“Today we have close to 1.5 million secondary jobs, some with a median income of up to $9500 depending on the industry,” he said. Some 40% of Uber drivers had a separate full-time job, or a business. For many of them Uber driving gave flexibility.

“It is time to have a conversation about new forms of worker protections, which can be made as flexible as the gig economy jobs they could cover, as well as benefit more traditional industries,” Albanese said

He floated the idea of portable entitlements - allowing a worker to carry entitlements over from one job to the next.

Read more: Self-employment and casual work aren't increasing but so many jobs are insecure – what's going on?

Labor’s shadow industrial relations minister Tony Burke would lead this “conversation” about protections.

In this first of a series of “vision statements” Albanese has sought to send the messages that Labor under his leadership is focused on jobs, is looking to the future and is not afraid of change.

The speech - which also cast a decarbonising economy as the generator of new jobs and a booming manufacturing industry - concentrated on repositioning Labor, not providing detailed policy.

Albanese emphasised the centrality of growth, and outlined a framework for tackling the problem of the mismatch in the labour market.

He pointed to a gulf between what employers needed and what workers had to offer, and described the vocational education and training system (VET) – already much overhauled by governments - as in crisis.

“We must commence a national project to repair our VET system,” he said.

Numbers working towards an apprenticeship had fallen, with 150,000 fewer apprentices and trainees today than when the Coalition government came in.

In government, he would seek a “circuit breaker”, with a new body along the lines of Infrastructure Australia, which he set up when a minister.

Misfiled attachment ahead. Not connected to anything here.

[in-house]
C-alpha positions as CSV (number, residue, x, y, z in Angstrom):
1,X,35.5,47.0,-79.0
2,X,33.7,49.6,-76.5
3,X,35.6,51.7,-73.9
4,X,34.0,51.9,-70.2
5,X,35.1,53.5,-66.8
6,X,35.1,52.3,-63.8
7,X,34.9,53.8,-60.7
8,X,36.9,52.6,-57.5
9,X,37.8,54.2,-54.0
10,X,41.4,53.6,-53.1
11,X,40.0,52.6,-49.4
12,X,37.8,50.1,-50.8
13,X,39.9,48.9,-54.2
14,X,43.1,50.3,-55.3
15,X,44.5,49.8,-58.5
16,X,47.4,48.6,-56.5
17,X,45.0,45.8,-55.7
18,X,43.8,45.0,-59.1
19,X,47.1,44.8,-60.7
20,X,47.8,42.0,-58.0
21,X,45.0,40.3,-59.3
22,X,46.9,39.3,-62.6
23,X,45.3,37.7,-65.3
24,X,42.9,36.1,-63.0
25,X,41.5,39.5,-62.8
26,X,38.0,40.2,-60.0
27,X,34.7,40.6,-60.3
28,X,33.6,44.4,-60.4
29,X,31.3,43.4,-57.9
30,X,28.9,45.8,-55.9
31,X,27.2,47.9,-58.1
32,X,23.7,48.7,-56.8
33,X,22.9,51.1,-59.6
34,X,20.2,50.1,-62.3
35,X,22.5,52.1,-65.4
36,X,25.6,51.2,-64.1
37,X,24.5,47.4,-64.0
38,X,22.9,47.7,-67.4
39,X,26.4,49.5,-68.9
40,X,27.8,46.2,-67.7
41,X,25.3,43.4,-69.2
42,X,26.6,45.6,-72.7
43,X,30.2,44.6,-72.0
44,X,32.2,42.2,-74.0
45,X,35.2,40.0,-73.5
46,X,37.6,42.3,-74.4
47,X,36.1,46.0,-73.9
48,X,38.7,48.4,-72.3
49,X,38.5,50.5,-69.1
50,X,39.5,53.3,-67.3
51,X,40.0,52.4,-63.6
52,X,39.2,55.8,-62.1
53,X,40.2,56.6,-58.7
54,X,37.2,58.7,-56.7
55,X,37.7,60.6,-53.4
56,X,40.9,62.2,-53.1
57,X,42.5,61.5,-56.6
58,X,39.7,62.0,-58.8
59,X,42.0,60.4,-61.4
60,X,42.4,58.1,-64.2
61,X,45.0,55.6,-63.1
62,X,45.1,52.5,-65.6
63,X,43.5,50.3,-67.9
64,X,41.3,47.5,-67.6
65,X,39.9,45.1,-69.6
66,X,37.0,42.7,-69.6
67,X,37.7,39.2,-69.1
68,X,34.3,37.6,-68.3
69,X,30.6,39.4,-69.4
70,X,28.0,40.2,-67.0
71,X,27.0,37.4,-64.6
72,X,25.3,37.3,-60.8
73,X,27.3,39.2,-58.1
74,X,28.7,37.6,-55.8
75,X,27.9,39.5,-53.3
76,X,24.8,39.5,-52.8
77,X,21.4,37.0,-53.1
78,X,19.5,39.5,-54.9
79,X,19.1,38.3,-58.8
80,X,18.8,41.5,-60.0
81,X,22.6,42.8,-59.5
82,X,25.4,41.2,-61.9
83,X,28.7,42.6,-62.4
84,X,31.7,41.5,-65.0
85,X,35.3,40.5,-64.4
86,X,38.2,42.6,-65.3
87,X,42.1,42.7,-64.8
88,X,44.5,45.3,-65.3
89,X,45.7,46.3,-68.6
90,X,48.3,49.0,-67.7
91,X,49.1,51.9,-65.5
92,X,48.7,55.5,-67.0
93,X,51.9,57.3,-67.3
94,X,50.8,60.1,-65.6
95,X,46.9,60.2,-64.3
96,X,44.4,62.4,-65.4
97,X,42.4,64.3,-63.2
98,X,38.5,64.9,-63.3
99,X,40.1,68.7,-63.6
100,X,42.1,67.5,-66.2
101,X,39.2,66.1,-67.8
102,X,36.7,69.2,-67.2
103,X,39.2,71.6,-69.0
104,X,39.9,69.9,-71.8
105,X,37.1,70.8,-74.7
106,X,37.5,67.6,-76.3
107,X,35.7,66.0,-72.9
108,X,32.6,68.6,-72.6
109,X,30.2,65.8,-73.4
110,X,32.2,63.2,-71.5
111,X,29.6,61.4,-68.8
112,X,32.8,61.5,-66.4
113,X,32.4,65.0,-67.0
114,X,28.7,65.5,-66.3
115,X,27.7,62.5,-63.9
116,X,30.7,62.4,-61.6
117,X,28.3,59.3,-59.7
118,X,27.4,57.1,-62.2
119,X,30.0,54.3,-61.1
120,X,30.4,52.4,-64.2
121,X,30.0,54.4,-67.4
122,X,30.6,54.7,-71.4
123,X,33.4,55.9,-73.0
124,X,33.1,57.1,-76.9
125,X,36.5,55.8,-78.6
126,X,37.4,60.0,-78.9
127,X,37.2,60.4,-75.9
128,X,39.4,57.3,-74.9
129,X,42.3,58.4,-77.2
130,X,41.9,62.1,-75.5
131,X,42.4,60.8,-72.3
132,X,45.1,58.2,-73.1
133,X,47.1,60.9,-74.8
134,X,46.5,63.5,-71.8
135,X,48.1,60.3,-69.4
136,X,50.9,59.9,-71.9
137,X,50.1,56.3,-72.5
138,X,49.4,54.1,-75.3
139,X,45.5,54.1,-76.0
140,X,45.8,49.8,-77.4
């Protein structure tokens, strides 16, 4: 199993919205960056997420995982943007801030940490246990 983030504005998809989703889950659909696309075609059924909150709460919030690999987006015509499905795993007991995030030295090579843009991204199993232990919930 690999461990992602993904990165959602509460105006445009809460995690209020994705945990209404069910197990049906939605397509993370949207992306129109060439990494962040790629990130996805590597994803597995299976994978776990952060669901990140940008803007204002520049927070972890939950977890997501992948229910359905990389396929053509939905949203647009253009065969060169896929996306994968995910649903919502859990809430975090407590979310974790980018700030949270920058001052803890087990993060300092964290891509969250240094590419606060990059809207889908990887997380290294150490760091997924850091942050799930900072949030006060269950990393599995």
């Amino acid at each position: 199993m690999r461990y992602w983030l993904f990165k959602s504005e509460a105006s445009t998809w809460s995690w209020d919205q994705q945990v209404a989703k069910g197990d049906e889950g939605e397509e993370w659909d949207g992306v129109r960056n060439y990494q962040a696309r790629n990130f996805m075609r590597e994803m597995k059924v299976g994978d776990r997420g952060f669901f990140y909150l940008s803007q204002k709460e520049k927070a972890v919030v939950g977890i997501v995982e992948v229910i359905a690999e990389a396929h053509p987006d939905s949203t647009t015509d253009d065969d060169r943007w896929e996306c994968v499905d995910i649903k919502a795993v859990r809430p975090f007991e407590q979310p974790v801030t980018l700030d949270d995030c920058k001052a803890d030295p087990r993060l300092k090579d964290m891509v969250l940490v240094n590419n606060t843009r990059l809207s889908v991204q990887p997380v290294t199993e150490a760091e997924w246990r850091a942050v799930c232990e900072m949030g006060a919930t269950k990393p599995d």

“Labor in government will establish a new national partnership to drive improved outcomes in the vocational education and training sector and to strengthen workforce planning, particularly in the growing sectors of our economy: Jobs and Skills Australia.”

This body “will be a genuine partnership across all sectors – business leaders, both large and small; state and territory governments; unions; education providers; and those who understand particular regions”.

Its functions would include

  • workforce and skills analysis

  • preparing capacity studies, including for emerging and growing industries

  • undertaking specific plans for targeted cohorts such as the regions, over-55 workers, and youth

  • reviewing the adequacy of the training and vocational system.

Its legislation would also require it to forecast workforce and skills needs for services government funded, and where demand was growing – specifically the National Disability Insurance Scheme (NDIS), aged care and health.

“This specific function will ensure that proper co-ordination occurs across all our human services investments and that the risk to service delivery or cost is reduced.”

Read more: Coal miners and urban greenies have one thing in common, and Labor must use it

Albanese said the jobs landscape a decade from now was uncertain.

“We can watch the tidal wave of change coming, then be swept away by it.

"Or we can protect our citizens by giving them a fair shot at a prosperous future,” he said.

“Government must understand the landscape and the forces that drive change. It must be proactive, not reactive.”

Authors: The Conversation

Read more http://theconversation.com/labor-looks-to-boost-protections-for-workers-in-insecure-jobs-albanese-126025